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The Panzer Tractor Through the Years

Author Photo
By Sam Moore

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An early advertising flyer for the Copar Panzer 8-1/2 hp tractor.
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Made from 1954 to 1956, the Model A Copar Panzer featured an 8-1/2 hp Briggs & Stratton engine.
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From 1957 until about 1960, the Series T100 (single front wheel) and T200 (wide front end) Copar Panzers were built using 9 hp Briggs & Stratton engines. The tractor on the left is an earlier Model A; the wide front version is a T205.
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This 1966 Pennsylvania Panzer T758ES tractor has the 8 hp Kohler engine.
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A circa 1963 Pennsylvania Panzer Model T707ESL loader tractor with a 7 hp Kohler engine.

Awhile back someone sent me
the following note: “Enclosed is an ad for Copar tractors. I have never heard
of a Copar and I am 77 years old.” The ad, from an area shopping paper, reads:
“For Sale,
antique tractors, Copar Panzars, Pennsylvania Panzars, Copars, all restored,
all have engines.” As anyone familiar with the well-built little Copar garden
tractor knows, the name should be spelled Panzer, just like the German army’s
armored forces in World War II.

Looking for a better way

The story of the Copar
tractor goes back to a hot summer day in 1953, when James A. Clark was trying
to put in the lawn around his new home in College Park, Md. Clark had rented a
walk-behind tractor with attachments but was making little progress and having
to work way too hard. Clark happened to be chief engineer at the Ahrendt
Instrument Co. in College Park,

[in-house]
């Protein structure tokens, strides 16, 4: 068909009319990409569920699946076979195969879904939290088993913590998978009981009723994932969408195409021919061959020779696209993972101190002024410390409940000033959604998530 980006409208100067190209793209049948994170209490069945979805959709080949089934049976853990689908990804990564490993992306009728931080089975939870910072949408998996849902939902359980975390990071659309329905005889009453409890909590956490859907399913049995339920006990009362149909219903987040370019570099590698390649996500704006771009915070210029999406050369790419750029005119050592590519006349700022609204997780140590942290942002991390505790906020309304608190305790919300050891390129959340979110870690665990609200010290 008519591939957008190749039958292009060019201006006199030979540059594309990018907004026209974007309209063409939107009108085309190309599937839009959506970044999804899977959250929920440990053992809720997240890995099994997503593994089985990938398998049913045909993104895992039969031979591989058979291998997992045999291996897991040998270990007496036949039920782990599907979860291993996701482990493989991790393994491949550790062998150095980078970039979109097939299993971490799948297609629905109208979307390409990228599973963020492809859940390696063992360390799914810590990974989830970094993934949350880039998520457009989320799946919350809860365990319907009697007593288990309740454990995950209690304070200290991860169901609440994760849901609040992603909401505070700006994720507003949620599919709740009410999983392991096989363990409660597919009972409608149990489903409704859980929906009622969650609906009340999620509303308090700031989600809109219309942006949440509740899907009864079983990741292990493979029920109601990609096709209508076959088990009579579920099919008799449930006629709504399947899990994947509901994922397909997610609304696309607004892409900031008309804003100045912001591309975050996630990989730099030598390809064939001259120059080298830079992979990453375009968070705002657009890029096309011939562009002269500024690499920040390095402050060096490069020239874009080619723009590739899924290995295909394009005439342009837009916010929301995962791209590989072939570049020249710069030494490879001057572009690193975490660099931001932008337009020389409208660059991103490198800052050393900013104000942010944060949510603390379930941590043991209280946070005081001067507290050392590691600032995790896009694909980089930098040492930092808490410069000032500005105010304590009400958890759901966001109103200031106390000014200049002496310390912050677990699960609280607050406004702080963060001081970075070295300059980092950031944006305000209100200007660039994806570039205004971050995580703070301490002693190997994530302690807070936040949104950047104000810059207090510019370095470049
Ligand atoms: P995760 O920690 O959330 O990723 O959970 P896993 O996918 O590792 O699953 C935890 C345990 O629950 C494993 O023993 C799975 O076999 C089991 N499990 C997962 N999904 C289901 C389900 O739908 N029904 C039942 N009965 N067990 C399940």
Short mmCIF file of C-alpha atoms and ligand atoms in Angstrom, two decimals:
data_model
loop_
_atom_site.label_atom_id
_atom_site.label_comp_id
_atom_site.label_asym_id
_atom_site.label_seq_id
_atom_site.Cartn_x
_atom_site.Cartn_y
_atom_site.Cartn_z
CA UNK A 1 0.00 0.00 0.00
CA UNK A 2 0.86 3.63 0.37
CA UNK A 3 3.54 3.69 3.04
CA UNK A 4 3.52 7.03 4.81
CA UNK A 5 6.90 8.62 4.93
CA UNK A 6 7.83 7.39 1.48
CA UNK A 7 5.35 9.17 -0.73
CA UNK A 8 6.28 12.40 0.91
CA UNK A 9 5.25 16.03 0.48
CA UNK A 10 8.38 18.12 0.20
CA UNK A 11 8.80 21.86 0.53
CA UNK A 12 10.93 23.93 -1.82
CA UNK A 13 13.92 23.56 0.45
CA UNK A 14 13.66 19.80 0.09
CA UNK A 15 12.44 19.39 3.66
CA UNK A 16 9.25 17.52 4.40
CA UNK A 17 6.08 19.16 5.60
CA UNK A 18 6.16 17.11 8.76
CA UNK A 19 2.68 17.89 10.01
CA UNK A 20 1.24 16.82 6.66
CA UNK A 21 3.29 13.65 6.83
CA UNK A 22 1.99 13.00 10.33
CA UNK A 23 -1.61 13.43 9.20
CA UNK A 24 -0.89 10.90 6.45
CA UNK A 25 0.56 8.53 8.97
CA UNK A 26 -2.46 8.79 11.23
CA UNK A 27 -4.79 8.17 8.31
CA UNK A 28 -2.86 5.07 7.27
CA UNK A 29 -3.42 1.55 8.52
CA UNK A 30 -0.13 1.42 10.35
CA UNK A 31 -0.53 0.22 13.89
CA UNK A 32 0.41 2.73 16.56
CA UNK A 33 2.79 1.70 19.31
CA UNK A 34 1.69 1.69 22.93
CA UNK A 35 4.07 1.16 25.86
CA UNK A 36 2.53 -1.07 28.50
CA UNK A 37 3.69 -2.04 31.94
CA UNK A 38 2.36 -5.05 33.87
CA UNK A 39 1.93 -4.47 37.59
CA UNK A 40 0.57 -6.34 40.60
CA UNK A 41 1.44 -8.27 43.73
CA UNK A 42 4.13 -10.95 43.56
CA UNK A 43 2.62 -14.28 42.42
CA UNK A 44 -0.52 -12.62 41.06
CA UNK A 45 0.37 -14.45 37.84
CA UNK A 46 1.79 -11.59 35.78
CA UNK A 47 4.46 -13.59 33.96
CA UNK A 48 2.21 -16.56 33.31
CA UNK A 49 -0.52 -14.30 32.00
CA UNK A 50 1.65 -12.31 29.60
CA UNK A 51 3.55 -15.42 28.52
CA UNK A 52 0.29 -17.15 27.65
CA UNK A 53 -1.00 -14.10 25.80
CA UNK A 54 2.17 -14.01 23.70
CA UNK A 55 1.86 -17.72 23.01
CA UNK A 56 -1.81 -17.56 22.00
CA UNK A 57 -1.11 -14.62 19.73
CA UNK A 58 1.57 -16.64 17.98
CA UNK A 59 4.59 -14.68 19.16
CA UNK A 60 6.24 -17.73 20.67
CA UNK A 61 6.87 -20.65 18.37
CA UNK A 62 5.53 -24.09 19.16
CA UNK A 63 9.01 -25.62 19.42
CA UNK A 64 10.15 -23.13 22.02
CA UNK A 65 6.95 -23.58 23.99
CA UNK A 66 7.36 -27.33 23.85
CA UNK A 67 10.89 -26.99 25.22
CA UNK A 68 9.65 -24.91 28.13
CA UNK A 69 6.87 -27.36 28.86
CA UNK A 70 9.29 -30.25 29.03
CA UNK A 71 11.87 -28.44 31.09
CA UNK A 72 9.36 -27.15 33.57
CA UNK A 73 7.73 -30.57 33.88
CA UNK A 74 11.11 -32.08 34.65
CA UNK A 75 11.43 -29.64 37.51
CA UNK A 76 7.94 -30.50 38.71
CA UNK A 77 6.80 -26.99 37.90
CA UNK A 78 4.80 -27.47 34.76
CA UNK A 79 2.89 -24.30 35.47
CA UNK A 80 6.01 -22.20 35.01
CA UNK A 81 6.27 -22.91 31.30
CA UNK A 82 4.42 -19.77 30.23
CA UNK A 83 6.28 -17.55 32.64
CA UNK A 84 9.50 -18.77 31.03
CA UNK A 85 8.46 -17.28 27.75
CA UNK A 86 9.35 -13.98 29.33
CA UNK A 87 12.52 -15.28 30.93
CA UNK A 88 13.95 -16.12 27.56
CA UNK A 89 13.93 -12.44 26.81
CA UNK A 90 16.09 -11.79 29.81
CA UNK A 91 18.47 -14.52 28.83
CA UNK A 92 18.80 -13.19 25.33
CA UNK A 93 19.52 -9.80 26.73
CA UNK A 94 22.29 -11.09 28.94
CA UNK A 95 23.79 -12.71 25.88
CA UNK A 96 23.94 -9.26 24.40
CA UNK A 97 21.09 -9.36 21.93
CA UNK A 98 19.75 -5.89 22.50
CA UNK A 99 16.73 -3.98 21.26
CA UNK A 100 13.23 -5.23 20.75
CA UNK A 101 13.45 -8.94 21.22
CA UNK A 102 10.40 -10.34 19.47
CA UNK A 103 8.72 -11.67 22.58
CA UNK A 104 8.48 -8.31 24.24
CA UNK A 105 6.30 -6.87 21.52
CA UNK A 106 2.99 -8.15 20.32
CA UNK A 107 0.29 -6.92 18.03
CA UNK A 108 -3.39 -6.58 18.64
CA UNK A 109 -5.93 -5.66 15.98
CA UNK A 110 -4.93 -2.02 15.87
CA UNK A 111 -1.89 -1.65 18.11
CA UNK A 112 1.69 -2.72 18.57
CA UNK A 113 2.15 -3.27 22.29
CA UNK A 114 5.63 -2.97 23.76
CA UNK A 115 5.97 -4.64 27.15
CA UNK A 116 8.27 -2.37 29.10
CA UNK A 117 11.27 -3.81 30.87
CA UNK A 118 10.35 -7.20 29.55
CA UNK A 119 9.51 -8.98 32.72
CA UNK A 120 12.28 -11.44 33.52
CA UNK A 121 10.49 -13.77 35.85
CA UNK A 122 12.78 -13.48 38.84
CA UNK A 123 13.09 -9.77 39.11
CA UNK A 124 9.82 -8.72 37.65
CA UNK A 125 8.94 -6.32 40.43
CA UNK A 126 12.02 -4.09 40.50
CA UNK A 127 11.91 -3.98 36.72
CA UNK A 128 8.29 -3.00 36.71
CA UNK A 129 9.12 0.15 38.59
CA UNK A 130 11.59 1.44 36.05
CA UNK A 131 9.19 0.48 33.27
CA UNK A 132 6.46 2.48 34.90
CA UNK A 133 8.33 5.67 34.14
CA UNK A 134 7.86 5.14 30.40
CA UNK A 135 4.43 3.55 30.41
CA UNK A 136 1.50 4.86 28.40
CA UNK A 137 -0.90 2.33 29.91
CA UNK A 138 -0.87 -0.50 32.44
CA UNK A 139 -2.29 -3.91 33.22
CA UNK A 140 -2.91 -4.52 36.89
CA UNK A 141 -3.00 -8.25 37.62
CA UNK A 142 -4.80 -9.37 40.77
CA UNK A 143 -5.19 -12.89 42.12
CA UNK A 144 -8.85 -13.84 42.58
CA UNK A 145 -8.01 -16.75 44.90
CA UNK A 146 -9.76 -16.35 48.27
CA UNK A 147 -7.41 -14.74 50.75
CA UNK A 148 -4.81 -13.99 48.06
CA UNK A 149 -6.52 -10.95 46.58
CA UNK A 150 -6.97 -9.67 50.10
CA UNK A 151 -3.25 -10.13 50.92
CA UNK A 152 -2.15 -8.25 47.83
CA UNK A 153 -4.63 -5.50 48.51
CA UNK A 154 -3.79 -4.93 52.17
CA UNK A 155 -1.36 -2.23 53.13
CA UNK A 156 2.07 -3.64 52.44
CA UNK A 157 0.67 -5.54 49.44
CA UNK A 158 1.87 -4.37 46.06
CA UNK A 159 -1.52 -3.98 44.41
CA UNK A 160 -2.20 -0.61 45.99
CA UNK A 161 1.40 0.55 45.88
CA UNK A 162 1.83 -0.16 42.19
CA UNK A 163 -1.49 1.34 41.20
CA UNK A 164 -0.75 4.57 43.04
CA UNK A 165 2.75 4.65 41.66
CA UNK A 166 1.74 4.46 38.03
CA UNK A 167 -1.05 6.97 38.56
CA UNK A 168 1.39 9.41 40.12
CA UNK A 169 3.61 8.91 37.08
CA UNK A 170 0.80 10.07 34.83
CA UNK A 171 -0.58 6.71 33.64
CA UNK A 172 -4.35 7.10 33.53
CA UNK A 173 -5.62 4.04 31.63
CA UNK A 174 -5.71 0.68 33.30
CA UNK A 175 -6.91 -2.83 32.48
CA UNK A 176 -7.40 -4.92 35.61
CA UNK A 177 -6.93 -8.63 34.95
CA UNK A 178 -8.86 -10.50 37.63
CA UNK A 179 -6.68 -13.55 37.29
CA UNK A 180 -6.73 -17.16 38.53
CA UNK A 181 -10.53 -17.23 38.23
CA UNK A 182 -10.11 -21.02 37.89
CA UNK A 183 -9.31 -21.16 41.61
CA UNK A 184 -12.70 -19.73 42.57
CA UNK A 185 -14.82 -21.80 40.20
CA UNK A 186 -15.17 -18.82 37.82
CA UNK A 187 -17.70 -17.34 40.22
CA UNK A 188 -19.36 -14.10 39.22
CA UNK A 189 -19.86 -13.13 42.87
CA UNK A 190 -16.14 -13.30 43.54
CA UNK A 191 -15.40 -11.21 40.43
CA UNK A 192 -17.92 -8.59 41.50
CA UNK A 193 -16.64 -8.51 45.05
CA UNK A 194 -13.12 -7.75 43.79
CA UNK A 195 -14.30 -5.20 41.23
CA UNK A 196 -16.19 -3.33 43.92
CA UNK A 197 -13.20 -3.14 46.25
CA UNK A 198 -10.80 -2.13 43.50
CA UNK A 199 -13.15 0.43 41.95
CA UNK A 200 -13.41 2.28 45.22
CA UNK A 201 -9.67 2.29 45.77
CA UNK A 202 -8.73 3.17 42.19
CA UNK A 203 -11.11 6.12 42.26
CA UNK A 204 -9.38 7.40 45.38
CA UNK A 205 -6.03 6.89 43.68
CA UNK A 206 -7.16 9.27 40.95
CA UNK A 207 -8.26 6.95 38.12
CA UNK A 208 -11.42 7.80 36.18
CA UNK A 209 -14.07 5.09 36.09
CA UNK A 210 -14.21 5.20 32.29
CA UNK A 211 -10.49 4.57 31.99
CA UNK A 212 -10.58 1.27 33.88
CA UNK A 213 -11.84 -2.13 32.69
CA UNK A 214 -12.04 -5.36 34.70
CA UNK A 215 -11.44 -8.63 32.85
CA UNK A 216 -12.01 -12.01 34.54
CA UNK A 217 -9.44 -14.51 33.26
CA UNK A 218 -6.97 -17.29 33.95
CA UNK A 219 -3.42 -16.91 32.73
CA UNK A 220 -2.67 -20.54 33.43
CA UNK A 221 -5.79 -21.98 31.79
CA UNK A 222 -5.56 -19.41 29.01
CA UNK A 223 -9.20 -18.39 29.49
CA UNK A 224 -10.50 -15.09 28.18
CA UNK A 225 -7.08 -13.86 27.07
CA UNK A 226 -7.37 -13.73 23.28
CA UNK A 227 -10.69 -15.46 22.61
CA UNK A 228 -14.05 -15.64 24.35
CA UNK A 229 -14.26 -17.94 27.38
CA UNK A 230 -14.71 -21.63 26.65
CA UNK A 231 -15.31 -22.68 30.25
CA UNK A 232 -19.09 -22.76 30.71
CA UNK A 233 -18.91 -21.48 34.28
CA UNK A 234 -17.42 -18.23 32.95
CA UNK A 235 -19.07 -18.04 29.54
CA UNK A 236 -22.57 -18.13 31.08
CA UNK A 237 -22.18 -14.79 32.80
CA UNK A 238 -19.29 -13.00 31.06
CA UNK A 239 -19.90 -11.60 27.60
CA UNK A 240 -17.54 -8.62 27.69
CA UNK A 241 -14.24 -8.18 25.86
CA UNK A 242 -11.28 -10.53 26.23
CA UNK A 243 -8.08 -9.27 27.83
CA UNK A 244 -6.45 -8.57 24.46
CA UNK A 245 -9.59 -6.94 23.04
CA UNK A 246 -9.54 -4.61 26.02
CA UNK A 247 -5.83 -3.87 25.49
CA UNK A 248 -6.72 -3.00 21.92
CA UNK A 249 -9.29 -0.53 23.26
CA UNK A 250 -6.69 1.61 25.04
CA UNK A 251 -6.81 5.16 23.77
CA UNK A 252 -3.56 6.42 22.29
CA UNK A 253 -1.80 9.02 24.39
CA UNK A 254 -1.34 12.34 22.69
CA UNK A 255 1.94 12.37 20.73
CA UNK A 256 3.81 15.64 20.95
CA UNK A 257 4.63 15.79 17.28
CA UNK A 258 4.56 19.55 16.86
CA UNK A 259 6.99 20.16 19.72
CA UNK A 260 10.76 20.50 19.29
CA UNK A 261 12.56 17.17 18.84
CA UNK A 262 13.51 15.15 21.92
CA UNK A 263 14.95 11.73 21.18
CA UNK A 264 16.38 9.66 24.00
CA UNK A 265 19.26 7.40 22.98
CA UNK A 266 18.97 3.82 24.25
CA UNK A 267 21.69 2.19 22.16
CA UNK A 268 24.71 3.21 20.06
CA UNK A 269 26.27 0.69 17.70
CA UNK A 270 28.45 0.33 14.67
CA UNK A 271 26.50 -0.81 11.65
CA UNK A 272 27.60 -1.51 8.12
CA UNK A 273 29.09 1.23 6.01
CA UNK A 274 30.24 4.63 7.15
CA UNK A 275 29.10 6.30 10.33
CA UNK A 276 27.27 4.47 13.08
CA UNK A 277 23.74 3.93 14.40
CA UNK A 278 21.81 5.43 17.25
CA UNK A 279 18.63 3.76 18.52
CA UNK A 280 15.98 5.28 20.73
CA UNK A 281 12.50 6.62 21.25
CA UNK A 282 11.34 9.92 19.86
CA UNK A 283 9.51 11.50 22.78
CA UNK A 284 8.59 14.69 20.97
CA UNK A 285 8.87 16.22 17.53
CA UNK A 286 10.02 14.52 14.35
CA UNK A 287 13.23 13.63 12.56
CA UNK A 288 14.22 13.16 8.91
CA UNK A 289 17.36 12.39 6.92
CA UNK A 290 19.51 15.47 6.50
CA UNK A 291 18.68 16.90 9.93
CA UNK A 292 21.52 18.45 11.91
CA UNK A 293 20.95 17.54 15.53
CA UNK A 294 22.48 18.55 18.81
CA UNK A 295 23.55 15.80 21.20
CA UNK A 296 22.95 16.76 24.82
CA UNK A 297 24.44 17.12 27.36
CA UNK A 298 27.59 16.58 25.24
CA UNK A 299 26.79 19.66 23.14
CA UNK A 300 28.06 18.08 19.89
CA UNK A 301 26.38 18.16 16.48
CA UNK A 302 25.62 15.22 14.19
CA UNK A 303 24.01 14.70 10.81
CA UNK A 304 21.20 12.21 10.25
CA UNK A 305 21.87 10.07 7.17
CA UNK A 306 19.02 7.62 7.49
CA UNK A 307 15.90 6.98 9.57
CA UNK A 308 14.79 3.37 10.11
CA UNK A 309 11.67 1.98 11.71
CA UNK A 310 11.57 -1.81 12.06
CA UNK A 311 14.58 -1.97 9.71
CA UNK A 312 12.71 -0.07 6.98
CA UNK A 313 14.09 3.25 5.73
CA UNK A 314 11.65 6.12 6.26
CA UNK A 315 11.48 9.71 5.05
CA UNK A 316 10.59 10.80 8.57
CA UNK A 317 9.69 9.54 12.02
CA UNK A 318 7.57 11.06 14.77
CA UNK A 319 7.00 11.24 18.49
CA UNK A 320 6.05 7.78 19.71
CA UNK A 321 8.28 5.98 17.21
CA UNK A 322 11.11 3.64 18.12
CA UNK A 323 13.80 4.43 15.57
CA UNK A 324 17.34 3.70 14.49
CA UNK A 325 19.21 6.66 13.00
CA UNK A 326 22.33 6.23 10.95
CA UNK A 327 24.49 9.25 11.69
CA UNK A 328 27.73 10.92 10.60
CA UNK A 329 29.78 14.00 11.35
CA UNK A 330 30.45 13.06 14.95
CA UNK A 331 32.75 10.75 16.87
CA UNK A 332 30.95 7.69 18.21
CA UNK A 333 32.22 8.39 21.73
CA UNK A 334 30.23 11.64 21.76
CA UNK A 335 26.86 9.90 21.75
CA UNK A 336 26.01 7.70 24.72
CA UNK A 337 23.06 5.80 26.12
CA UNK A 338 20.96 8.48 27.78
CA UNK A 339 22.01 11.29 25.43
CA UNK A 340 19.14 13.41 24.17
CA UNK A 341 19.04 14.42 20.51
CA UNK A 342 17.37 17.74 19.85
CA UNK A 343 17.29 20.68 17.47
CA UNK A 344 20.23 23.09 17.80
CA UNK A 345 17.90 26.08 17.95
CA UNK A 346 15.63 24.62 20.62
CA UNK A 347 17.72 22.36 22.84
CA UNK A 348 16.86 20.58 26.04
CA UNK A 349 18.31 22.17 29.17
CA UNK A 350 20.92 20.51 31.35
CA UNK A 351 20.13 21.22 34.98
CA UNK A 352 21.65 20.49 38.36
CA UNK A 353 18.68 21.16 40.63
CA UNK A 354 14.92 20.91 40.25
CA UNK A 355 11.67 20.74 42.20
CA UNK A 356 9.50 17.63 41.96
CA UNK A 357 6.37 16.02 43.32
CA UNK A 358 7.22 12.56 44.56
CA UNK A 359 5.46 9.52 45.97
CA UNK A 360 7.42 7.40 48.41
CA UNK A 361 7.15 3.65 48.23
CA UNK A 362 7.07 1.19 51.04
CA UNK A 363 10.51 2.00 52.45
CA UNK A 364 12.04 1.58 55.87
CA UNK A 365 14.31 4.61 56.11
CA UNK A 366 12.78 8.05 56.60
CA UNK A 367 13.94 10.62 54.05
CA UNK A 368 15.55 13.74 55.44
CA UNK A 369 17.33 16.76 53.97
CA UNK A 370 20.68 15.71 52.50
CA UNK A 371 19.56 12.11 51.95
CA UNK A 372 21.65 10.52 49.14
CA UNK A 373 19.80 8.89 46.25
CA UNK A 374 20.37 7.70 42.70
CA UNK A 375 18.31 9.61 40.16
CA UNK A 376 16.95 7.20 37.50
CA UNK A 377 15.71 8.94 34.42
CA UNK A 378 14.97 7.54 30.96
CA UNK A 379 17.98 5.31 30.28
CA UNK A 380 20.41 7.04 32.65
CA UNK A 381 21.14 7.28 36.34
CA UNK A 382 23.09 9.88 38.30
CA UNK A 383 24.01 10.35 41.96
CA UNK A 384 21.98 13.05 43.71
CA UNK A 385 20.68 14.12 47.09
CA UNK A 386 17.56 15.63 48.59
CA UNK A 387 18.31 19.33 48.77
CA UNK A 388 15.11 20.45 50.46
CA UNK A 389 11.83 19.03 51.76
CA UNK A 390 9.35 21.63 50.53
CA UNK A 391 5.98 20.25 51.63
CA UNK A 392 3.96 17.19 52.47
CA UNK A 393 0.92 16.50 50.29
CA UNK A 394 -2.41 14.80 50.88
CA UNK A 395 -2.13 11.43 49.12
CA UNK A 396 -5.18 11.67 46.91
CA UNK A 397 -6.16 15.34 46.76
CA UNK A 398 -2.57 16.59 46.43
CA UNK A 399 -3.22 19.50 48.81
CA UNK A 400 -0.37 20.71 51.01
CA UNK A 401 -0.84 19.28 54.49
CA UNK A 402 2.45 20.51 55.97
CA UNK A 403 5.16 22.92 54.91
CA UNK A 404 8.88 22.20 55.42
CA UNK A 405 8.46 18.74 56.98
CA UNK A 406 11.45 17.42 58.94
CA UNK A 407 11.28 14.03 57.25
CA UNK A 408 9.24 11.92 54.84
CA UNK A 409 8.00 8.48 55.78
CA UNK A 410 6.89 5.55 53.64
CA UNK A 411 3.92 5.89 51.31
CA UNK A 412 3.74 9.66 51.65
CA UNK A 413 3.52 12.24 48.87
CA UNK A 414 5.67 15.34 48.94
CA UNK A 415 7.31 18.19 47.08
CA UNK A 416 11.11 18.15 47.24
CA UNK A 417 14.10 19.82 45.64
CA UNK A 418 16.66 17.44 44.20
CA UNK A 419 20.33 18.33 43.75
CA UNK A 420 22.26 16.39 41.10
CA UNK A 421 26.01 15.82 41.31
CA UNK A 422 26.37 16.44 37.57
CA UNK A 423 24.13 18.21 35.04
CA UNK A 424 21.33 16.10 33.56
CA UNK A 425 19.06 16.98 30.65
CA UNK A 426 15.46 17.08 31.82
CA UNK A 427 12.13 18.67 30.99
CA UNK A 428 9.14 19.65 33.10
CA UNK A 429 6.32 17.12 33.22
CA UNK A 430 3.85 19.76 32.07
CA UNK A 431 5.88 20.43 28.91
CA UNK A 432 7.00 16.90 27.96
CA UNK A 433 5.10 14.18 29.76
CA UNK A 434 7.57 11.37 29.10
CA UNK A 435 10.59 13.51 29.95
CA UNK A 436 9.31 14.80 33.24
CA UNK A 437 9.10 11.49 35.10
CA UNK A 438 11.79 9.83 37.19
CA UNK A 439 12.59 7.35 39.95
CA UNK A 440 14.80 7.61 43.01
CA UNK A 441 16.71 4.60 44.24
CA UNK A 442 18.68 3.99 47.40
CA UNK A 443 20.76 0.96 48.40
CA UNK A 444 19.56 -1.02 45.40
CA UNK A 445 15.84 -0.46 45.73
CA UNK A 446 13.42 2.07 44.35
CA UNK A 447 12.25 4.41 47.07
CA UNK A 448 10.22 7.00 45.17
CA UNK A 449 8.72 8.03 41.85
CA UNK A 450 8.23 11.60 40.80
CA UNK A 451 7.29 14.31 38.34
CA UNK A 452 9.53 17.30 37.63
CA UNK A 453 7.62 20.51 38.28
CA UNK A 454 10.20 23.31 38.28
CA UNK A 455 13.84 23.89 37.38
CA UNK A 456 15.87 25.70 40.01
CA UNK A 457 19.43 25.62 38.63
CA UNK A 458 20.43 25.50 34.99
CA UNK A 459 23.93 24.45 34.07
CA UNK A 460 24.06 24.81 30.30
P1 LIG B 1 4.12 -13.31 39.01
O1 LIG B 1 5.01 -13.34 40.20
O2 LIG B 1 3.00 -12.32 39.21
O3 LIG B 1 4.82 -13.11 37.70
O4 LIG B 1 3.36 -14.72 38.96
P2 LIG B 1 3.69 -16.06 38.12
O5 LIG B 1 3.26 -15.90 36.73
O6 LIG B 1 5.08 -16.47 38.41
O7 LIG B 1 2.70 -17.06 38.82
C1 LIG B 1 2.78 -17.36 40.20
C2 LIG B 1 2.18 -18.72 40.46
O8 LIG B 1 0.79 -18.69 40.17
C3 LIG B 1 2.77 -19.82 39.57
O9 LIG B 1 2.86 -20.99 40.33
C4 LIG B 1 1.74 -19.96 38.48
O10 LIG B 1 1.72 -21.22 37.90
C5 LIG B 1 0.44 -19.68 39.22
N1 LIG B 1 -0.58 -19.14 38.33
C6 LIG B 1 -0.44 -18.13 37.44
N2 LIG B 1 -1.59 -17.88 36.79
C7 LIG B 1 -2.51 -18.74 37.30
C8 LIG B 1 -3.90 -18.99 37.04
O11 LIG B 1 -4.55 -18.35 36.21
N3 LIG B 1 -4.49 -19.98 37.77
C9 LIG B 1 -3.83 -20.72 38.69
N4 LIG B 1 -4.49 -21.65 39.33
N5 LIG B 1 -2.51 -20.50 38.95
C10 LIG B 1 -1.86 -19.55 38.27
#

a firm that developed and built precision electronic and electro-mechanical
navigation and gun control devices. Combining an engineer’s approach with that
of a lazy man, Clark determined that there must be an easier way to put in his
lawn, and a riding tractor was the answer. After checking out a number of the
riding machines then on the market, he came to the conclusion that none were up
to the job and he could design a better one.

The owner of Ahrendt
Instrument Co. gave Clark the go-ahead to use
company time and facilities to design his new garden tractor. By the end of
1953, a prototype had been hand-built. Ahrendt employees held a contest to name
the tractor and “Panzer” was the winning entry. The machine was exhibited at
the Garden Supply Trade Show in New
York in early 1954. Apparently the Panzer got a lot
of attention at the garden show, and Ahrendt made the decision to start
building garden tractors, a business completely foreign to its precision
instruments line.

Copar (based on the name of College Park) was formed
to handle manufacturing. The first Copar Panzer tractor was delivered to a Virginia dealer in July
1954. However, the manufacture of precision instruments and tractors didn’t
co-exist very well and a new facility was needed. A long-vacant mill in Laurel, Md.,
was purchased and renovated. The new Copar plant opened there in January 1955.

Glidamatic transmission

The first Panzer was a
3-wheeled machine with an 8-1/2 hp Briggs & Stratton engine that drove a
salvaged Dodge or Plymouth